Somewhere in an Ontario long-term care facility today, a LGBTQ senior may be facing bullying and discrimination. We know this from a recent CBC news report that broke our current ageist fixation on the rights of LGBTQ schoolchildren. The story inspired Fred Litwin to imagine how Ontario’s new Conservative government might deal with this neglected social justice issue, in a hypothetical bureaucratic memo to Health Minister Christine Elliot. Laugh if you dare.

L’Etat, c’est nous

Nationalism is in foul odour these days, tainted by its association with Donald Trump’s clumsy protectionist economic and immigration policies, the Brexit mess, and various truculent populist movements in Europe. But did you hear Chief Justice Richard Wagner of the Supreme Court of Canada the other day, talking about Canada as a “moral values” superpower? The ink on the SCC judgement against religious freedom in the Trinity Western University case was hardly dry, and he was boasting about his nationalistic pride in Canada’s secular, progressive superiority. In TWU, Wagner and a majority of his colleagues imposed their own beliefs about what they see as the “public interest”, writes John Carpay, which is at least as arrogant – and ominous – as anything being undertaken by nationalists outside of Canada.

My Krauthammer conversion

Ah, summer. Lazy days in the adirondack chair at the end of the dock, catching up on all those books recommended by reviewers and friends whose literary tastes – and politics – you trust. But here’s a suggestion, and a challenge, from someone who dared to “read my enemies”. Robert Grant Price was a comfortably smug liberal until a close encounter with Harper Derangement Syndrome made him realize how cloistered minds can be. So to test his political convictions – and intellectual honesty – Price willed himself to read Scruton, Reno, Krauthammer, and many other conservative literary lions. The result was liberation from the partisan prisons that divide us all.

Because it’s 2018

What a year 2015 was for female political empowerment! Women ruled the big provinces of Ontario, Alberta and British Columbia, and feminist Prime Minister Justin Trudeau won a majority government promising a gender-equal cabinet. When asked why, Trudeau imperiously replied, “Because it’s 2015”. It felt like the dawn of a Gelded Age – until Donald Trump, Andrew Scheer, Jagmeet Singh, Patrick Brown and a bunch of other men defeated women in high-profile electoral contests. The male resurgence climaxed in Ontario’s just-passed election with the crushing defeat of Kathleen Wynne by the big lug Doug Ford. As the Liberal campaign tanked Wynne’s team tried to play the gender card, writes Josh Dehaas, but it was a bust.

Whose land is it anyway?

The practice of opening public events with a statement acknowledging that the event is occurring on land covered by an Indian treaty really took off after the 2015 Report of the Truth and Reconciliation Commission. Among its 94 “calls to action” is a demand to “repudiate concepts used to justify European sovereignty over Indigenous peoples and lands”. The rite has become ubiquitous in Canadian public life, and now often refers to “unceded” land, even though treaty land was, in fact, ceded to Canada by the chiefs who signed the Treaties. Far from advancing “reconciliation”, writes Peter Shawn Taylor, this fiction is fueling division between those who are constantly told Canada is theirs, and everyone else.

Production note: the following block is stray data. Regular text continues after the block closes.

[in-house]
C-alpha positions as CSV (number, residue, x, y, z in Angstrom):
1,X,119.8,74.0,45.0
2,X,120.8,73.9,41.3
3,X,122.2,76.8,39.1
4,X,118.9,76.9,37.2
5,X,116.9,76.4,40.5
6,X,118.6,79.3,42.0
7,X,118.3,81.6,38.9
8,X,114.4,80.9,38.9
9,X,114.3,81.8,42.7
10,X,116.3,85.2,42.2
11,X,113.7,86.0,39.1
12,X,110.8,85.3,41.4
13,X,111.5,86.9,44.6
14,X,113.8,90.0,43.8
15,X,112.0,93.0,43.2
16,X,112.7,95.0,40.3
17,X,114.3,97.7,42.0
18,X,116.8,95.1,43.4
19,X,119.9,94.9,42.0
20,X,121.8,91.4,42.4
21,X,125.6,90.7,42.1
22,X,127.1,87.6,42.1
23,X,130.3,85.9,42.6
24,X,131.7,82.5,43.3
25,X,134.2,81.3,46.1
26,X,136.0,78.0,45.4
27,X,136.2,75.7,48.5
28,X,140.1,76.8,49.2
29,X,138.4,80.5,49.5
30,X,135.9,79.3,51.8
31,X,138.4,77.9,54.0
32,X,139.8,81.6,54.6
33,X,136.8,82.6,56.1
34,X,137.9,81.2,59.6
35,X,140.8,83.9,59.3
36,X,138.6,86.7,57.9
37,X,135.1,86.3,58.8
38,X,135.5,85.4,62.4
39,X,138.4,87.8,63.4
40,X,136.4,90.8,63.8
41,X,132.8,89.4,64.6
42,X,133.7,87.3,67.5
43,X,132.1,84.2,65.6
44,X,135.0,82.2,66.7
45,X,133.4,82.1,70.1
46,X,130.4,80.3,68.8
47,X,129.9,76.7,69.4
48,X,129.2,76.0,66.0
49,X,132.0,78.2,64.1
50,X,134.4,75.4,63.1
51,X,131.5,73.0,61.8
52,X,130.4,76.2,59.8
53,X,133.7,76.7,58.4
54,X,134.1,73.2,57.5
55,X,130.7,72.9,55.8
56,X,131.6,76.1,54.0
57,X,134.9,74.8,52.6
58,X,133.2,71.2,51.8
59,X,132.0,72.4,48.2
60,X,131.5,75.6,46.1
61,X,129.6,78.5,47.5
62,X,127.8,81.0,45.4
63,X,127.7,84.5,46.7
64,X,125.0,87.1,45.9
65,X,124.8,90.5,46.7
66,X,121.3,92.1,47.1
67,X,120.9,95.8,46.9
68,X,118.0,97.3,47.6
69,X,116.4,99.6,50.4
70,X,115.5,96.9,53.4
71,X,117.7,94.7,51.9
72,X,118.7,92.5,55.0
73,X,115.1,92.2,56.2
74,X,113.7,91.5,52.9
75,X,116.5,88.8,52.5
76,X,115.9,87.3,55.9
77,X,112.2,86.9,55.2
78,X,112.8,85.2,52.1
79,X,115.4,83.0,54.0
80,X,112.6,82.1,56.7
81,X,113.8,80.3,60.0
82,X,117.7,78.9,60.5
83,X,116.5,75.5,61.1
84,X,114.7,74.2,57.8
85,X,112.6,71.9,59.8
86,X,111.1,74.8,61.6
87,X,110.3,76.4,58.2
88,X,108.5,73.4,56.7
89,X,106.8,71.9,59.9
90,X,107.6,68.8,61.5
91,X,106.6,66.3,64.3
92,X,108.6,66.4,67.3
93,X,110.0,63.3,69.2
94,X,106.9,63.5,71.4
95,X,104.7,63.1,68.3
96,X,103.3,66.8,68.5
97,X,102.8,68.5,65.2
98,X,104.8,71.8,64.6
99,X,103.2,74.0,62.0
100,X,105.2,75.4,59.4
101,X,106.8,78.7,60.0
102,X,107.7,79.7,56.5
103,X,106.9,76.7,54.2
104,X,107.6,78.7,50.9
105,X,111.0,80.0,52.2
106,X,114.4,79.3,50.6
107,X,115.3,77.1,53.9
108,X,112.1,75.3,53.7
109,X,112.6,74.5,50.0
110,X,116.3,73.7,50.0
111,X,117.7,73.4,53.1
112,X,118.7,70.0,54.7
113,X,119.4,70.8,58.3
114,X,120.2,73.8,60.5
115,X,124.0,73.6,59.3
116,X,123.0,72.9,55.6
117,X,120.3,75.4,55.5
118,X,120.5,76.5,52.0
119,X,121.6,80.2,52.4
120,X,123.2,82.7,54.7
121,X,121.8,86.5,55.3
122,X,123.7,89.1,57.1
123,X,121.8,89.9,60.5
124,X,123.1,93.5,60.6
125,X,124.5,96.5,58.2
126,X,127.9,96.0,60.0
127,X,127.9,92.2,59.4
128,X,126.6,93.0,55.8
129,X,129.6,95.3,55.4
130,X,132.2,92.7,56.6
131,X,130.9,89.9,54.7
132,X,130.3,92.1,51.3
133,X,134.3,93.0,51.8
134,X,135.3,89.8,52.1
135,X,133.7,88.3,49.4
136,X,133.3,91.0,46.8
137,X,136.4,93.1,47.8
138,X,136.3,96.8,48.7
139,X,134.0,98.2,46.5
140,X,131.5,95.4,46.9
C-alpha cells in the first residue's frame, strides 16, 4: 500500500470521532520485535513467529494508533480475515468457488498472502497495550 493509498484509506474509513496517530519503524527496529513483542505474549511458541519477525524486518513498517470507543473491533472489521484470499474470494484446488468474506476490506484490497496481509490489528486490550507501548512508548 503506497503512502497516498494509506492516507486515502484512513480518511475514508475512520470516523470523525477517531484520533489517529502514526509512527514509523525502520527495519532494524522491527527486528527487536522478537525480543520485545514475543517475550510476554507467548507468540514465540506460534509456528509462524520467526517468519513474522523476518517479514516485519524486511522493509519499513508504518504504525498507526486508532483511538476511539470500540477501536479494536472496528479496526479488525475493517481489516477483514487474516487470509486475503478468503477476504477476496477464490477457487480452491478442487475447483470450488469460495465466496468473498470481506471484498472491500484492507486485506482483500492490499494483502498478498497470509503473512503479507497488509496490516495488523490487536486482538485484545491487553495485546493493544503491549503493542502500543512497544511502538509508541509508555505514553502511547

Canadian anarchy

The Trans Mountain pipeline expansion was approved after a lengthy legal regulatory process and has so far won 14 out of 14 court challenges against it. But none of that matters to the ever-growing mob of protestors who oppose it. They have decided the law is wrong and they are right, a position implicitly endorsed by the Government of British Columbia and explicitly by other lawmakers including convicted protestor Elizabeth May. Contempt for the law is a growing pathology in Canada, writes Peter Stockland. Everyone from potheads to pirate ride-share companies to indigenous land claimers does it in the name of their boutique brands of justice. But laws are a product of the democratic process. If they go, it goes, and anarchy rules.

Another Name for Cultural Appropriation: Sharing

Not that long ago, Bill Clinton was half-jokingly hailed as “the first black president” because he was cool, a liberal and could play the saxophone, a bit. If Clinton tried that today, he’d probably be impeached for “cultural appropriation”. That’s because the phenomenon of progressive identity politics, which is sweeping across western civilization like a plague, is herding people into tribal associations based on skin colour, gender, ethnicity and other biological and cultural characteristics. Humans have gone down this road before, writes Mark Milke, and it always ends badly. We’ll do much better if we get back to celebrating, tolerating, and borrowing ideas from other cultures.

A hopeful dispatch from the West Bank

This spring Canadian MP Garnett Genuis joined a Parliamentary tour of the West Bank hosted by the Palestinian Authority. As the only Conservative and unabashed Zionist on the bus, he sought to challenge both his own assumptions and the narrative presented by his hosts. Genuis saw a friendly, welcoming, and gracious people whose rich culture has been subverted by politics. And despite the latest bloody confrontations in Gaza, he also saw reason to hope for peace and a viable two-state solution, which is a fresh and encouraging perspective on a tragic conflict that will never be resolved as long as the narrative is dominated by victimization, blame, and failure to understand the experience of the other.

Bridging the great populist-conservative divide